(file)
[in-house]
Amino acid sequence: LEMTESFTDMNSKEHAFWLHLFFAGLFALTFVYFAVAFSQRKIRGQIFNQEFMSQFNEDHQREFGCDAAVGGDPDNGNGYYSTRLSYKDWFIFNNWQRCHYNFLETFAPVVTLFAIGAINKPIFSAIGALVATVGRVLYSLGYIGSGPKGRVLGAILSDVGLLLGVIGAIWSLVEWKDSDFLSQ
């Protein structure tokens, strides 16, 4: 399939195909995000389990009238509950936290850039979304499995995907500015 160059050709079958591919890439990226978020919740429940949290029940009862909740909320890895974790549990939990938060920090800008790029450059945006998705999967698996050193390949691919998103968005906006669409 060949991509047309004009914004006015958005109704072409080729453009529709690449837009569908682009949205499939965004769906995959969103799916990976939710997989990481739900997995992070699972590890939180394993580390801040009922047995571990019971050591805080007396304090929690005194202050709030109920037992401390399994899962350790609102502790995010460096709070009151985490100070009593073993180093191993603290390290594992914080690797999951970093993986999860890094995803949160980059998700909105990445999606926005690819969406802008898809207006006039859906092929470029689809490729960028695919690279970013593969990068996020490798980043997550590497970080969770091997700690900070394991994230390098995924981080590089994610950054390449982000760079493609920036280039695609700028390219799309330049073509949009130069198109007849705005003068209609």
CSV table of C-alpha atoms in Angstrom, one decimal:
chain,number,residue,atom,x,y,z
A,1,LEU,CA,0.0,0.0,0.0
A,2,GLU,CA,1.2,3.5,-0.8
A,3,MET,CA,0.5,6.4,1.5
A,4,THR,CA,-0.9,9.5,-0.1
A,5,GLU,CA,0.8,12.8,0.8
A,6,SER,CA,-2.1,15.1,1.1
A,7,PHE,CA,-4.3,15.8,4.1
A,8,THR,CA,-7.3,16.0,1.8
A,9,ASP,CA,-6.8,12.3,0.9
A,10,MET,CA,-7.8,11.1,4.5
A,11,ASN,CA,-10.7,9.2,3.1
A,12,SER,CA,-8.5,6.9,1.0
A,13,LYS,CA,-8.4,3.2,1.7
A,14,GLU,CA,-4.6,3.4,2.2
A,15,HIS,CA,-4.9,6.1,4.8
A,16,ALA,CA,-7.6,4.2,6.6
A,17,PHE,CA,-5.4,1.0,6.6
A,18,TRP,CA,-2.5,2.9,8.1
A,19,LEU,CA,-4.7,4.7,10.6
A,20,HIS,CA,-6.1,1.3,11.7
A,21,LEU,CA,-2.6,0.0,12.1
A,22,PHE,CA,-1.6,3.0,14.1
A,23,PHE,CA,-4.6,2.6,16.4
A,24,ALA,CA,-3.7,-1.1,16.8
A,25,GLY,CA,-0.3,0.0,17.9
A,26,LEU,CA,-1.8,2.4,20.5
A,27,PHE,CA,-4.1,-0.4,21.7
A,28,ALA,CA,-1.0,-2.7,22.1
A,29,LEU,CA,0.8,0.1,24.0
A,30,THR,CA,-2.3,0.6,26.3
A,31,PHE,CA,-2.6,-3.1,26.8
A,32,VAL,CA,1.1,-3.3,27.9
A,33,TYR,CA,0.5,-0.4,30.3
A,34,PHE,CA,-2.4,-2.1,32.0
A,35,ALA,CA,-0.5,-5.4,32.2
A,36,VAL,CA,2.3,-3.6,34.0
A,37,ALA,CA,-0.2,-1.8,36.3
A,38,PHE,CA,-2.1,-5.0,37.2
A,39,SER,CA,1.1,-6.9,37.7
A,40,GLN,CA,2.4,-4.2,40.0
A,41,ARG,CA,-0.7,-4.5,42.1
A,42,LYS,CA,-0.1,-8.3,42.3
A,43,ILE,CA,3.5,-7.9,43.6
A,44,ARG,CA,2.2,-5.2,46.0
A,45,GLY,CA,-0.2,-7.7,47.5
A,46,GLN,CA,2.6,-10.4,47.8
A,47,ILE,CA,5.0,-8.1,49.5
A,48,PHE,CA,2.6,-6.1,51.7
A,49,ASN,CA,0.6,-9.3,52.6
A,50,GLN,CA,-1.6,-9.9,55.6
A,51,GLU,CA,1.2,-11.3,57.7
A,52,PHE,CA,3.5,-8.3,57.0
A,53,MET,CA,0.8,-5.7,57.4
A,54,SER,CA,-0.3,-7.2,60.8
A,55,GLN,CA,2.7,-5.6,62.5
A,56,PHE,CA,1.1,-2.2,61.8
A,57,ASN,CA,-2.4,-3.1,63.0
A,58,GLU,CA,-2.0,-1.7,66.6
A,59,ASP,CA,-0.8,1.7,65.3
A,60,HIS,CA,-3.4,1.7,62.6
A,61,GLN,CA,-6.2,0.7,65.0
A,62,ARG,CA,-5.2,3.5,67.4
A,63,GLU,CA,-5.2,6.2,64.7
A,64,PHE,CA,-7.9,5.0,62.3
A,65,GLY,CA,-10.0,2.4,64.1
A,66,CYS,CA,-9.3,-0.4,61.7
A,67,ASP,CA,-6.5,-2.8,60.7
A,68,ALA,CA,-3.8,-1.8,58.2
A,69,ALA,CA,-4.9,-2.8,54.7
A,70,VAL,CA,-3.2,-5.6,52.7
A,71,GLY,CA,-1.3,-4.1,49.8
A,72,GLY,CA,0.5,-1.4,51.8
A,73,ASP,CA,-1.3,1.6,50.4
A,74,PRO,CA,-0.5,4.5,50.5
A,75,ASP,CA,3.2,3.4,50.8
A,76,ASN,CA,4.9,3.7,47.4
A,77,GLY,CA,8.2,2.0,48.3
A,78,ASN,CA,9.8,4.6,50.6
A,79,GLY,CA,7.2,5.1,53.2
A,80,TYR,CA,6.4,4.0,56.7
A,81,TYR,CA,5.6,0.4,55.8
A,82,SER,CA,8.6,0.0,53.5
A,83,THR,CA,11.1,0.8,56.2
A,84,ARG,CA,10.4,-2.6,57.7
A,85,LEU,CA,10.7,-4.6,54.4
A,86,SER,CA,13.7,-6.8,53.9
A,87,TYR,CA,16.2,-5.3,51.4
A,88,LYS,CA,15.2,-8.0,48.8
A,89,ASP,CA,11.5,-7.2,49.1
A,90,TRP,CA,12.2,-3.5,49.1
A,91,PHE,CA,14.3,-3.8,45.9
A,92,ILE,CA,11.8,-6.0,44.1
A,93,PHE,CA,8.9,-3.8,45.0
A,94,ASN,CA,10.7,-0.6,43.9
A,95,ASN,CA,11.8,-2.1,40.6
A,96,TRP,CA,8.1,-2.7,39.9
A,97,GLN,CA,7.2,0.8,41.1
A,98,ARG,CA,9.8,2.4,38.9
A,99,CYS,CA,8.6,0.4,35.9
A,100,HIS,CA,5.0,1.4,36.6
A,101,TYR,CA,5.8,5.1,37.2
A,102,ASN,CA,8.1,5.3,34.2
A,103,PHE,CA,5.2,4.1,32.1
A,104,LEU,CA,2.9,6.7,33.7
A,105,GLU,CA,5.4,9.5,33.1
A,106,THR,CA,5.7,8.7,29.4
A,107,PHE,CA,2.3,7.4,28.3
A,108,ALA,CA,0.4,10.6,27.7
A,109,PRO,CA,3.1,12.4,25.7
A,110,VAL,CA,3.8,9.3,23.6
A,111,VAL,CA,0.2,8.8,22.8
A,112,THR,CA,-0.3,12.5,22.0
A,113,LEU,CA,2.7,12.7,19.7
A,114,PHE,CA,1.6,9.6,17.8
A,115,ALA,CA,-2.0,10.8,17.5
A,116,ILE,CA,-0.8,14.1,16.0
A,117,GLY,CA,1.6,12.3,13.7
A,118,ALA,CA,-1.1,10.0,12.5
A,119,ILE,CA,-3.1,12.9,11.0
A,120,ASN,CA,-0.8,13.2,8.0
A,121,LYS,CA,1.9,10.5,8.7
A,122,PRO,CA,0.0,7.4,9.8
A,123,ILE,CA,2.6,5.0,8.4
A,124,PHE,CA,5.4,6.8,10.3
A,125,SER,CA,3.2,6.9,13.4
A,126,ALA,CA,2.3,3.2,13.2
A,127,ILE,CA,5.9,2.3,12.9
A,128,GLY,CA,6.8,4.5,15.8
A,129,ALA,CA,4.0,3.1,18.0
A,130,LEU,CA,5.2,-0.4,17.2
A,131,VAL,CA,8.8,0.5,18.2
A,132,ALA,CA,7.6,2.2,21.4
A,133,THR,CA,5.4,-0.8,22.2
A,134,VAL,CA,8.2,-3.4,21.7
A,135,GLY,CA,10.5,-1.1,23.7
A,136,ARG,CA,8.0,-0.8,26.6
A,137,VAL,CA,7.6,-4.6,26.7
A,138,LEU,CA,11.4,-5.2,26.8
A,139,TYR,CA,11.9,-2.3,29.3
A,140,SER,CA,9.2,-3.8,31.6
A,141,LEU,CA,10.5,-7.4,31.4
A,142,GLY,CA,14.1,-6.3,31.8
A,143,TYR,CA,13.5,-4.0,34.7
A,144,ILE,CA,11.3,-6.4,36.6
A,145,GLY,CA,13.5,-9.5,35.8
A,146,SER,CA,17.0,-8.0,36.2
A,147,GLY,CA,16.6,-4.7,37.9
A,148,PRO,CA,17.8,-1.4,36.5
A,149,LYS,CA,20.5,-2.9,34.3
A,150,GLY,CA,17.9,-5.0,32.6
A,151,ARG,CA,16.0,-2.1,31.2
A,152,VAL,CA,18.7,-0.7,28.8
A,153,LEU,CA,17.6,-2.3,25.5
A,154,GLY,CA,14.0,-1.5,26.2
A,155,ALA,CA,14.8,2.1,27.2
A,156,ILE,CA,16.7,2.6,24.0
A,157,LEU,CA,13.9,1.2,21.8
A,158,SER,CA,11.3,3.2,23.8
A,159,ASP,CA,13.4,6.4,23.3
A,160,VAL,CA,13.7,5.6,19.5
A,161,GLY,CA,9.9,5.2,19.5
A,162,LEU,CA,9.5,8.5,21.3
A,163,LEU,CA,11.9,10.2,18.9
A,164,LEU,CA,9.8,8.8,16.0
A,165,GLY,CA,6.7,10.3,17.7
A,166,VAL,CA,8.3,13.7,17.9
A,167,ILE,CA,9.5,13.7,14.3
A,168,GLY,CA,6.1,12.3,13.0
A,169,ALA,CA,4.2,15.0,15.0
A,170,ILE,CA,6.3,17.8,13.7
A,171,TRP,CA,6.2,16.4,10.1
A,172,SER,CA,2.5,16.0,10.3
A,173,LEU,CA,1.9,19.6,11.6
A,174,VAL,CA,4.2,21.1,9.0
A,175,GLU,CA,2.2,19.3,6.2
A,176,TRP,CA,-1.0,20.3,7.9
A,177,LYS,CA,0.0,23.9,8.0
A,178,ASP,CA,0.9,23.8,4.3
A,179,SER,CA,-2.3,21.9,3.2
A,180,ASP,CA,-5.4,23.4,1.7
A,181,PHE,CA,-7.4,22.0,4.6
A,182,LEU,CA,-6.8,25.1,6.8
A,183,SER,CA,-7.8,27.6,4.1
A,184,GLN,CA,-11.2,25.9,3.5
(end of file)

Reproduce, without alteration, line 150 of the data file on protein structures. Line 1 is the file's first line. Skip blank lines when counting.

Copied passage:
A,145,GLY,CA,13.5,-9.5,35.8